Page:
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Florence RODWAY

Hobart, Tasmania, Australia 1881 – 1971

  • England 1902-06

Portrait of a woman c.1914 Place made: Sydney, New South Wales, Australia
Materials & Technique: drawings, drawing in colour pastels Support: paper mounted on stretcher

Primary Insc: signed lower left in black pencil, 'FA Rodway'. not dated.
Dimensions: sheet 73.0 h x 50.0 w cm Frame 84.0 h x 60.6 w cm
Acknowledgement: Gift of Joseph Brown 1970
Accession No: NGA 70.7
Image rights: © Estate of Florence Rodway, Simon Collins
Provenance:
  • Gift to the Commonwealth Art Advisory Board (C.A.A.B.], from Joseph Brown, Melbourne, January 1970.

The First Australian Exhibition of Women’s Work, mounted in Melbourne in 1907, was an expression of an increased political and cultural profile of women in Australia that had been developing since at least the 1890s. The exhibition included two impressively large charcoal drawings of draped figures by the young Hobart-born artist Florence Rodway.

In the latter half of the first decade of the 20th century, Florence Rodway developed a distinctive style of pastel drawing (or pastel painting as the medium was often described). The approach used by Rodway between 1910 and 1914 was freer than most painting of the period. The works were vigorous and linear; form was developed through layers of strokes, rather than through blending. Critics writing of her work in these years were uncertain whether to accept her lively use of the medium or to denegrate a quality perceived as excessive mannerism. They all agreed, however, that her pastels fulfilled the first function of portraits – to present living likenesses. One feature of Rodway’s portraits was a focus on the face and the merging of the sitter’s clothes with the background: ‘The artist has evidently gone on the principle of the central feature of vision being most distinct, and the balance being framed more by suggestion’, wrote one commentator.*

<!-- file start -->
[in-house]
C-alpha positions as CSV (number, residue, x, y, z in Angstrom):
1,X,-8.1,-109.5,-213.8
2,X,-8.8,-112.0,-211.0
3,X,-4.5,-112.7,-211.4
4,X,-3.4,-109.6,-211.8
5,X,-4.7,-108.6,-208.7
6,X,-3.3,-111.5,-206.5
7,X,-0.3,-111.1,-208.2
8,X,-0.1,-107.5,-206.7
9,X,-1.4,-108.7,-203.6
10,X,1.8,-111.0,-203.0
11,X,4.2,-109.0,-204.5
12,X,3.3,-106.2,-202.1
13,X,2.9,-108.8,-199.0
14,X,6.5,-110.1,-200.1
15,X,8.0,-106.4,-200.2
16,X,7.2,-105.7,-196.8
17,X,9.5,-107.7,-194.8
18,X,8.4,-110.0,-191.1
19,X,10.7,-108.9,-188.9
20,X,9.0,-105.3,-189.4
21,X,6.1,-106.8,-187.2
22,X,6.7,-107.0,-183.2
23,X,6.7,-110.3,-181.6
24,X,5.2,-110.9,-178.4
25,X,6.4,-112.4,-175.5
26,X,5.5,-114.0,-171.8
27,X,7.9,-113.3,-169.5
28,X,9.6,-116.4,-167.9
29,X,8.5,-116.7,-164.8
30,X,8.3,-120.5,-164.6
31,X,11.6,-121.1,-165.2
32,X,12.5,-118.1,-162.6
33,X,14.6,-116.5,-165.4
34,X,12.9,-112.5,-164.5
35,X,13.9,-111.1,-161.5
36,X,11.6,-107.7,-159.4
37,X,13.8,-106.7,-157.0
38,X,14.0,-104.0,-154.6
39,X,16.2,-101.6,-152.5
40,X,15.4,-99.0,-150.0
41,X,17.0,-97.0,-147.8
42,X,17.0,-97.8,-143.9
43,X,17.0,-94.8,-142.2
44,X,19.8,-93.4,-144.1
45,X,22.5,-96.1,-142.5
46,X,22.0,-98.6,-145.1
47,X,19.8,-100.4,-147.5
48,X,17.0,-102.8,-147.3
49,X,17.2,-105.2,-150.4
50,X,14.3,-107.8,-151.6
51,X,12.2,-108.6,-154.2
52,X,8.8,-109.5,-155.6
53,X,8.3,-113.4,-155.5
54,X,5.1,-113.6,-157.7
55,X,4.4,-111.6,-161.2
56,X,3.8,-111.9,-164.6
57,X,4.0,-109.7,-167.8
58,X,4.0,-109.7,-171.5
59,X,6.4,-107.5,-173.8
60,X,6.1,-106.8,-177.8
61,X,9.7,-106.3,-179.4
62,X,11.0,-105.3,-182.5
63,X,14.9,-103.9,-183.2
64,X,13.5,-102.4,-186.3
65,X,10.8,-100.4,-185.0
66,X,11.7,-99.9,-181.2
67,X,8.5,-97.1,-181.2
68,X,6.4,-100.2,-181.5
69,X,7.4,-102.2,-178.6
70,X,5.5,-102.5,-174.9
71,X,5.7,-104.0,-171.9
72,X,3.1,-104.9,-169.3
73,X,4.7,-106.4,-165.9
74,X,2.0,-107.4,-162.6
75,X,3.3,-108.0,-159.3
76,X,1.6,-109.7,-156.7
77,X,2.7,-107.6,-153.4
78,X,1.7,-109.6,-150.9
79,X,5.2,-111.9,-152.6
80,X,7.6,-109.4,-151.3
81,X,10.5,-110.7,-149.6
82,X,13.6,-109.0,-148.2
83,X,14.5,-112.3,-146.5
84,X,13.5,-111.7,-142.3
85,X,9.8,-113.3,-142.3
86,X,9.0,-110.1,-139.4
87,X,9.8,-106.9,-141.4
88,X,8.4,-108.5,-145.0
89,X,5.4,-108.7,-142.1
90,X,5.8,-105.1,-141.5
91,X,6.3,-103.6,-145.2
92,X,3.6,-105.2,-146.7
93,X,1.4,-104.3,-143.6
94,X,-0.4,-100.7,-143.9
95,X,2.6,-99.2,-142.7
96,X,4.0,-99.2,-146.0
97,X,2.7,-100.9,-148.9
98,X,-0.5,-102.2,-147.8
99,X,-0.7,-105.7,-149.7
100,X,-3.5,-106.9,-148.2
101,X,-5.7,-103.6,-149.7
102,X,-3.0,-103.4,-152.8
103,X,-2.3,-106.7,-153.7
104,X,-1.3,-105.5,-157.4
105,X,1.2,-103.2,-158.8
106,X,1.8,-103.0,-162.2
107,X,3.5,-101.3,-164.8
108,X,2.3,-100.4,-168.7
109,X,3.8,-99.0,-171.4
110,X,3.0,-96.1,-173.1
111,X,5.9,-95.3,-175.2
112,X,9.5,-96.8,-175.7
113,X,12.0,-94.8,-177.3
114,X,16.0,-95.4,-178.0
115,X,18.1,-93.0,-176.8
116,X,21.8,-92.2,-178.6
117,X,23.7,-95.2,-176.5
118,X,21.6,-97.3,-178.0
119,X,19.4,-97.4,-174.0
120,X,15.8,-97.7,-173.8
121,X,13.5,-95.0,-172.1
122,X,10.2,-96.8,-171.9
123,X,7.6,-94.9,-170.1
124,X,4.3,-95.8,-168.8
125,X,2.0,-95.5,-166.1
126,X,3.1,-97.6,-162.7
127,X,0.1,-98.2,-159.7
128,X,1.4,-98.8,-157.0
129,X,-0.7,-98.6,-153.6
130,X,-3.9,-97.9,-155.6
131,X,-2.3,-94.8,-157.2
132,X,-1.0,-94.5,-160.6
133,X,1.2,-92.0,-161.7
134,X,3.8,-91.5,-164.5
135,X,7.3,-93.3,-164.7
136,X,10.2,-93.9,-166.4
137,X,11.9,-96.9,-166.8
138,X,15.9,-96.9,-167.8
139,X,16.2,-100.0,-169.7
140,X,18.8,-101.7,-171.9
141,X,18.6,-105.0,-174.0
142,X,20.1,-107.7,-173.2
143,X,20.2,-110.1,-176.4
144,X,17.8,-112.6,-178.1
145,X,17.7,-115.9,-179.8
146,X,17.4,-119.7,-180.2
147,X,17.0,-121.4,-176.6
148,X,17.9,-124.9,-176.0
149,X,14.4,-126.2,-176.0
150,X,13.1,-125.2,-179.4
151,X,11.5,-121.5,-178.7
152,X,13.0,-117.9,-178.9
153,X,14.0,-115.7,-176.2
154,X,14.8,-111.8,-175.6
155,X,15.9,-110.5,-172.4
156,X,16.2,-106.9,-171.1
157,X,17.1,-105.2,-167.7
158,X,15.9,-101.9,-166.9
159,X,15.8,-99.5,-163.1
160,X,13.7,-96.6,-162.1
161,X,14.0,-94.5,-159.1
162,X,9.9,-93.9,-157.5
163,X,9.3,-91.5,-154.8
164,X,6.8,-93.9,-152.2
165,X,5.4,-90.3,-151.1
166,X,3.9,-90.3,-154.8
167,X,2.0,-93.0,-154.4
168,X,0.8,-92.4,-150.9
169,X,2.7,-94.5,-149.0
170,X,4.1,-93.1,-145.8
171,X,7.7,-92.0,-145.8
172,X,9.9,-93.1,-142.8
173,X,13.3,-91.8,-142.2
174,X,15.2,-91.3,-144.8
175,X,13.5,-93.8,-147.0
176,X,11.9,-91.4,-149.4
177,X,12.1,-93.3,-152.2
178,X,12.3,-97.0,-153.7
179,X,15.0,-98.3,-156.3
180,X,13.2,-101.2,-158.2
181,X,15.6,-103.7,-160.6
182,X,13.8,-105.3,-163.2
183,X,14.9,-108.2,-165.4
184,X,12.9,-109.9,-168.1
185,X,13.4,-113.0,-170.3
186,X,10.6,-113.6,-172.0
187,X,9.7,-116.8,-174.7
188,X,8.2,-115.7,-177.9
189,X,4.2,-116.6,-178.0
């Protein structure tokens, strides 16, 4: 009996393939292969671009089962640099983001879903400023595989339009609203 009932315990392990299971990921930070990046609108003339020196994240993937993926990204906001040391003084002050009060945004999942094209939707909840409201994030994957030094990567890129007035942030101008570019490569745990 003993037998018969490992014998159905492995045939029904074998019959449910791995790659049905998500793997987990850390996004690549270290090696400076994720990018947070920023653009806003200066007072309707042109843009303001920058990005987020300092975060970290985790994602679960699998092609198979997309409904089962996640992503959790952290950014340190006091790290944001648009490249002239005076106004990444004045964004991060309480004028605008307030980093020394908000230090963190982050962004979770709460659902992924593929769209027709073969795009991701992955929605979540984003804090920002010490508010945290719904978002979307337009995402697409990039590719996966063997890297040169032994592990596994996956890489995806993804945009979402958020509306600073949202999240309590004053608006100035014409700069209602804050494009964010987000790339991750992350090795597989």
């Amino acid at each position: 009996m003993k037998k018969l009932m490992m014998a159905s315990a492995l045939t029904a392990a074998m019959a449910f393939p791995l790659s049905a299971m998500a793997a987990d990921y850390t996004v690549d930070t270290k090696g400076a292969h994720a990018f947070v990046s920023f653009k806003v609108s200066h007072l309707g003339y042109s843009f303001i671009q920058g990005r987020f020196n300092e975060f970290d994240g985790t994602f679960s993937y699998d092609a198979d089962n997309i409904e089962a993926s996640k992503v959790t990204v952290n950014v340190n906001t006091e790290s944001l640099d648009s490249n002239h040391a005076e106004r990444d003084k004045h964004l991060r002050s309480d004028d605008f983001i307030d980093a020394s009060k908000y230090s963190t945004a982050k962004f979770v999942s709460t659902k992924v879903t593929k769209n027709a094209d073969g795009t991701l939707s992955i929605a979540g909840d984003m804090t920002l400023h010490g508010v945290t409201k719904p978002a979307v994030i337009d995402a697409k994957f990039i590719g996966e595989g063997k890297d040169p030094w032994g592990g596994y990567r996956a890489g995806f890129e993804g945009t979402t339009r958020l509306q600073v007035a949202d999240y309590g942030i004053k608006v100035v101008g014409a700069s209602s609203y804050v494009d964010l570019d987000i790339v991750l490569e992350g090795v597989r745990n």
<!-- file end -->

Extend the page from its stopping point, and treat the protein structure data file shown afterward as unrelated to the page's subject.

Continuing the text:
Rodway was one of Australia’s most original pastellists, yet she shares one characteristic with Tom Roberts and the more prolific Janet Cumbrae Stewart: most of her sitters for pastel portraits were women and children. However, she drew portraits of a number of well-known sitters including Henry Lawson and Nellie Melba. By the 1920s her style had changed – the vigour of her earlier pieces was replaced by a more tonal approach, closer to painting than drawing.  

Andrew Sayers 2002


Text © National Gallery of Australia, Canberra 2010
From: Anne Gray (ed), Australian art in the National Gallery of Australia, National Gallery of Australia, Canberra, 2002